Results from a first-in-human study assessing the safety and early activity of PRN2246 confirmed that the oral compound can reach into the brain and spinal cord.
This finding adds new evidence that PRN2246 has the potential to target the immune cells that drive the inflammatory process involved in multiple sclerosis (MS) and other diseases of the central nervous system (CNS).
PRN2246 is being developed by Principia Biopharma, in collaboration with Sanofi Genzyme, to specifically target cells involved in autoimmunity and inflammatory processes in the CNS. It was designed to cross the blood-brain-barrier and inhibit the activity of the Bruton’s tyrosine kinase (BTK), a key mediator of B-cell receptor signaling. As such, it aims to modulate the activity of CNS-resident immune B-cells without depleting them.
The toxicity, tolerability, and stability of the investigational agent, in a liquid formulation, is being tested in a placebo-controlled Phase 1 trial (ACTRN12617001457336) conducted in Australia. The study included more than 70 healthy volunteers, who were treated with increasing doses of PRN2246 that ranged from 7.5 mg up to 120 mg. Based on trial data, the researchers will select an optimal dose to be used in future clinical studies.
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Preliminary results revealed that PRN2246 is well-tolerated, with no reports of serious treatment-related adverse events. The agent was also shown to effectively inhibit BTK at clinically relevant dose levels.
In a dedicated arm of the trial, the researchers confirmed that PRN2246 was present in the cerebral spinal fluid of the volunteers, meaning that it can achieve its goal of passing the blood-brain-barrier, which protects the brain from disease-causing pathogens and toxins that may be present in the blood.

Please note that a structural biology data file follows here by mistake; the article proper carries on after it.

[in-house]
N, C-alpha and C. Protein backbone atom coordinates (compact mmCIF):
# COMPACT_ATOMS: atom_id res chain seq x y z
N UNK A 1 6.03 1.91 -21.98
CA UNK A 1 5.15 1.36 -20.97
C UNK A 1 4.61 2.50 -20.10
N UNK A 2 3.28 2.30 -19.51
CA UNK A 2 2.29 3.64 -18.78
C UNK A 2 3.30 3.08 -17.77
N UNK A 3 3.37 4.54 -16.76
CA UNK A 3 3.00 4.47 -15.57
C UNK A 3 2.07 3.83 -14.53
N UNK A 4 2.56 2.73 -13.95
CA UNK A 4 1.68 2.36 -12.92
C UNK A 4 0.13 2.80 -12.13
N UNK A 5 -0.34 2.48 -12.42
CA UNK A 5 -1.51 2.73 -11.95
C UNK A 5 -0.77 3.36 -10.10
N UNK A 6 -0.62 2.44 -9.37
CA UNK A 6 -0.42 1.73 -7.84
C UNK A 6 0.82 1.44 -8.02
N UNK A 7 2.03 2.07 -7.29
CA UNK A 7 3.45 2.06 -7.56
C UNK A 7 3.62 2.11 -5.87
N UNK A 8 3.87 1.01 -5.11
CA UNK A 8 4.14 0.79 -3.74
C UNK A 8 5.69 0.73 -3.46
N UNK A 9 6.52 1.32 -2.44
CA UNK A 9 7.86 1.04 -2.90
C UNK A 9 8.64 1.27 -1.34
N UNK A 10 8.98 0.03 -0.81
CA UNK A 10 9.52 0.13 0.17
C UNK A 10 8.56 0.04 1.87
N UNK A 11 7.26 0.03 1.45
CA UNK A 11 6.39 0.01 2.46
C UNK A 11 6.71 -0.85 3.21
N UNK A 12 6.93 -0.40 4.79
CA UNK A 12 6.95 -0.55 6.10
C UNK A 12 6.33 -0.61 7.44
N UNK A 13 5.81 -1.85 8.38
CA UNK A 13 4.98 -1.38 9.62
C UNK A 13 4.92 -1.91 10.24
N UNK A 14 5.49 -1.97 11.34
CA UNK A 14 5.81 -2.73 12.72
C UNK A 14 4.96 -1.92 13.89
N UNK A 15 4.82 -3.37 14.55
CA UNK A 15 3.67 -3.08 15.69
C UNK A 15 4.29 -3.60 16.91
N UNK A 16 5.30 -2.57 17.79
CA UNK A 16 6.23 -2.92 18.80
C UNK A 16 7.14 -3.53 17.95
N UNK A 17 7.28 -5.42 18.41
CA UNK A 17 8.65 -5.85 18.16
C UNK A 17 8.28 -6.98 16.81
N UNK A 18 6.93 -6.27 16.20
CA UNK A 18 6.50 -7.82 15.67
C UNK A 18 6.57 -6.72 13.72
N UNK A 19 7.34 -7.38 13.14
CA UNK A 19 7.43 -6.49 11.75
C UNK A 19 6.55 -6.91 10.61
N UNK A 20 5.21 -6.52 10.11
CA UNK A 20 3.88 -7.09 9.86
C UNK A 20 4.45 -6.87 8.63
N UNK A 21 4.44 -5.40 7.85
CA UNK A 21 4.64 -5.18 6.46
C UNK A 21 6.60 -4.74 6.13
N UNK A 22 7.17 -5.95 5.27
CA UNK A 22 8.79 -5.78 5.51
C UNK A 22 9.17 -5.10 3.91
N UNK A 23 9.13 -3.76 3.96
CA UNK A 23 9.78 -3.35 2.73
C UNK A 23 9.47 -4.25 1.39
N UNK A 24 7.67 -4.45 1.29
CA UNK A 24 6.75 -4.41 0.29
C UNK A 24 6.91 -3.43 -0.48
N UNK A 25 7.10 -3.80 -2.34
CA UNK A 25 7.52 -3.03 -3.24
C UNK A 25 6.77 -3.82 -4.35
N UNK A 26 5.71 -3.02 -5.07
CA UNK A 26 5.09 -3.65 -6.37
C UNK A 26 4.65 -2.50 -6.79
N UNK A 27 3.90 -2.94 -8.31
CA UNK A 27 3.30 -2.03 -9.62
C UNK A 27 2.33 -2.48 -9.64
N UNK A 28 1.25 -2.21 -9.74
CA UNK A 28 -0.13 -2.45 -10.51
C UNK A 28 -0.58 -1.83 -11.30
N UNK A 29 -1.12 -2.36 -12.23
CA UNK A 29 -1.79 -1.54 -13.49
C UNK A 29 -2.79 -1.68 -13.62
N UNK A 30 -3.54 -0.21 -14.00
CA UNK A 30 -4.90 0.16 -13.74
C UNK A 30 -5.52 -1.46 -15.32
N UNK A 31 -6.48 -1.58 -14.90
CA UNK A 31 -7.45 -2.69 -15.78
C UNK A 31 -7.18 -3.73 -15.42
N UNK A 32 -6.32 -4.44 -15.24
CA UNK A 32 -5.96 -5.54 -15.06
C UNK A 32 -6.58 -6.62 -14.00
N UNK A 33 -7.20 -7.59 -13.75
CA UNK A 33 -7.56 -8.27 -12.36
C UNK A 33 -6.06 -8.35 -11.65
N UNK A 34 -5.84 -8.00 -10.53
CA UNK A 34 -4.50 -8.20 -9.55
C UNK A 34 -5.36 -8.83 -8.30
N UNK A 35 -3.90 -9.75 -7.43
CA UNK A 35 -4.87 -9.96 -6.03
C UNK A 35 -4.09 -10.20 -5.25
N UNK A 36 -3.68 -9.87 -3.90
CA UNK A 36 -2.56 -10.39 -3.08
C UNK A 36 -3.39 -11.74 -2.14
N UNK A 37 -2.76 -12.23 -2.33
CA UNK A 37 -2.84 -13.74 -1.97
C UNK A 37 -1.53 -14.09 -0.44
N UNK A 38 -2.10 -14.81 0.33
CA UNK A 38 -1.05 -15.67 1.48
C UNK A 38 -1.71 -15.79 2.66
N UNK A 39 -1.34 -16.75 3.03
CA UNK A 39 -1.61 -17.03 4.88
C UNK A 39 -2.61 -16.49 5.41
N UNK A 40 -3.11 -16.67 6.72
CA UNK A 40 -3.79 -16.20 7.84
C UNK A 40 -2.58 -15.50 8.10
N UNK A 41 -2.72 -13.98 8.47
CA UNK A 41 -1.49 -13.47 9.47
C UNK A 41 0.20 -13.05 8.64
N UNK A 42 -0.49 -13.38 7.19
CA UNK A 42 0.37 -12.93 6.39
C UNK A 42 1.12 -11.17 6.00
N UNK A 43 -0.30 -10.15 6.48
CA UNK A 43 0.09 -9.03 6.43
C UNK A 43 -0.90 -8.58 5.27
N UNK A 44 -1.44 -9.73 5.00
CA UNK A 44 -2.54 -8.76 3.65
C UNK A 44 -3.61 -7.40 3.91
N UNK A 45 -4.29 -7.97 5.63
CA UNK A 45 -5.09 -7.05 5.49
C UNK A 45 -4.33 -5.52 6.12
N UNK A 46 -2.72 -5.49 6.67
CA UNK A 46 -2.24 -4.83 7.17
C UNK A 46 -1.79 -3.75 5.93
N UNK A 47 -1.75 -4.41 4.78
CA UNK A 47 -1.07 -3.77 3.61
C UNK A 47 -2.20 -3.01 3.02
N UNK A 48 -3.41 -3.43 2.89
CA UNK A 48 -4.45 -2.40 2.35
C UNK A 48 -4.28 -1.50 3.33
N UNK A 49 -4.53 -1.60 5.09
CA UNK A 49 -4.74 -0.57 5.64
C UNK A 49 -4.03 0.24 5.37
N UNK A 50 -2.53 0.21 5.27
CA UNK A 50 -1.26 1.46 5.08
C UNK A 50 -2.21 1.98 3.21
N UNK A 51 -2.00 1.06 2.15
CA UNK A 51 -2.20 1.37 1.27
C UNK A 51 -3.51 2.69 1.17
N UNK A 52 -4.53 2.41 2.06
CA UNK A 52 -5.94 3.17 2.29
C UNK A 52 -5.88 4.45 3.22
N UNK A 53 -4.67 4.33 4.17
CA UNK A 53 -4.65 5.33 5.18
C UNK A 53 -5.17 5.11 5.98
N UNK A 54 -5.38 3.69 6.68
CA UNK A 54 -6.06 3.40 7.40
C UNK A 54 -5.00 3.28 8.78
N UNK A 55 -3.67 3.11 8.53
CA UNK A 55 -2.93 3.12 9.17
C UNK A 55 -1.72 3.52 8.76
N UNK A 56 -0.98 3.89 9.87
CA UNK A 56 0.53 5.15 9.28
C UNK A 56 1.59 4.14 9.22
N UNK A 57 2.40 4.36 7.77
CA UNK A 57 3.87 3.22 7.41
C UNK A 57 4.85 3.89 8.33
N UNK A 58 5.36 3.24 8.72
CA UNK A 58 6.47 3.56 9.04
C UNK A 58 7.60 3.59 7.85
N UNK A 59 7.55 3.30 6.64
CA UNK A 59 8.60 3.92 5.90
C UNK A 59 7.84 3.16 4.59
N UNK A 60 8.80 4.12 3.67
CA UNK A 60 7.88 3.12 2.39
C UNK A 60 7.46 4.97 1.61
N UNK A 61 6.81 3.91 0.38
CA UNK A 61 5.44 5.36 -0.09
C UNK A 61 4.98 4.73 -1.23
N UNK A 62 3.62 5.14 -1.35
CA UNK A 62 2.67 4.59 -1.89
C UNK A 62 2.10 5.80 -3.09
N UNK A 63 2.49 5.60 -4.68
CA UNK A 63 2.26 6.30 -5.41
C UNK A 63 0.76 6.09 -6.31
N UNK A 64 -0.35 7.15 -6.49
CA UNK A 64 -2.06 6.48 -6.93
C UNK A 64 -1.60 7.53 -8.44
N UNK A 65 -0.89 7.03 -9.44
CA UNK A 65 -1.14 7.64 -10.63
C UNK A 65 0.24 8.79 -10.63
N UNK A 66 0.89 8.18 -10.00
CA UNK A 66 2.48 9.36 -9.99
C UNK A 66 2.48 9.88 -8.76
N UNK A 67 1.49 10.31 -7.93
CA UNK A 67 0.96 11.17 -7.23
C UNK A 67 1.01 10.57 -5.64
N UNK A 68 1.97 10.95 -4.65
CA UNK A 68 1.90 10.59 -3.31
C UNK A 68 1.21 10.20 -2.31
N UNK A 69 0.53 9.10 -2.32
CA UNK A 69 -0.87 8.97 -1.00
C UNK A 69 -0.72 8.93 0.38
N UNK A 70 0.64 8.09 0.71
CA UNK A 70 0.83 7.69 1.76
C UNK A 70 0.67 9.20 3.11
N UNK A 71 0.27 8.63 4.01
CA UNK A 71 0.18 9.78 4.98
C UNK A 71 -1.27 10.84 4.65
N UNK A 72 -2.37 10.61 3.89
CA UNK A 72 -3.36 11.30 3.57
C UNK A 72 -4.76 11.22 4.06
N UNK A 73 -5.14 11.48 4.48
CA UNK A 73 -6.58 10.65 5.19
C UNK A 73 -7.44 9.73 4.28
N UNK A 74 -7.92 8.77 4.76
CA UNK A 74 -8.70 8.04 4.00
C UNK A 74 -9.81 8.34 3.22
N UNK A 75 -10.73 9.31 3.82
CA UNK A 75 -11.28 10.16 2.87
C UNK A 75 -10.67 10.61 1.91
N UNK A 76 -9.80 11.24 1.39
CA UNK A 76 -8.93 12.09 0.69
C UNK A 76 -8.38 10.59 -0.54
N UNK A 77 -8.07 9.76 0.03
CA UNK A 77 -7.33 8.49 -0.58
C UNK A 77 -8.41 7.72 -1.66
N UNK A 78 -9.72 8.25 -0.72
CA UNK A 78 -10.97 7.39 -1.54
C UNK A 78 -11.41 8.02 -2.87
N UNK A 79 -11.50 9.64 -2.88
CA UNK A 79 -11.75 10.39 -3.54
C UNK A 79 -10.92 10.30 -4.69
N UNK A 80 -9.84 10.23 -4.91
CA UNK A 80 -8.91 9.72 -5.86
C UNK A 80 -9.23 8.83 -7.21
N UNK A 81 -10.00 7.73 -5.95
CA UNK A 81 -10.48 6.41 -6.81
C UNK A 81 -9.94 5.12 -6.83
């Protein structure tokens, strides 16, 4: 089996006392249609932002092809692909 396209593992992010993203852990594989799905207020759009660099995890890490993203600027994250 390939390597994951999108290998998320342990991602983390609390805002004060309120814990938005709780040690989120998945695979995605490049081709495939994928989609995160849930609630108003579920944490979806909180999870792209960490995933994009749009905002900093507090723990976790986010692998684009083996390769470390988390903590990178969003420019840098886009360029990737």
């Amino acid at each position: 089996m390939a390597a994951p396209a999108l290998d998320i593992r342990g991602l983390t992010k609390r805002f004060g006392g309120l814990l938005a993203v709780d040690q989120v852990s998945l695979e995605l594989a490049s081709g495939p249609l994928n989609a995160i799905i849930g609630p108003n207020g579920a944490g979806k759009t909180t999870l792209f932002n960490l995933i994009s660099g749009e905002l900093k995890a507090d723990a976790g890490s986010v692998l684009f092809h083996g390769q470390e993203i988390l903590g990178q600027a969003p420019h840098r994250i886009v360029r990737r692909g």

This important finding indicates that PRN2246 holds the ability to overcome this shield and have a positive impact on immune cells that reside in the CNS and drive damaging mechanisms in the brain and spinal cord of MS and other patients.
“Confirmation that PRN2246 crosses the blood-brain barrier in humans and achieves therapeutic levels in the CSF [cerebral spinal fluid] is an important milestone for this program,” Martin Babler, CEO of Principia Biopharma, said in a press release. “We now look forward to evaluating the potential additional benefit of modulating B-cells directly in both the periphery and the CNS in MS patients.”
After this study fully concludes — final data collection is expected in August — Sanofi is planning to test the potential of PRN2246 to treat MS and possibly for other CNS diseases associated with inflammation and autoantibodies.
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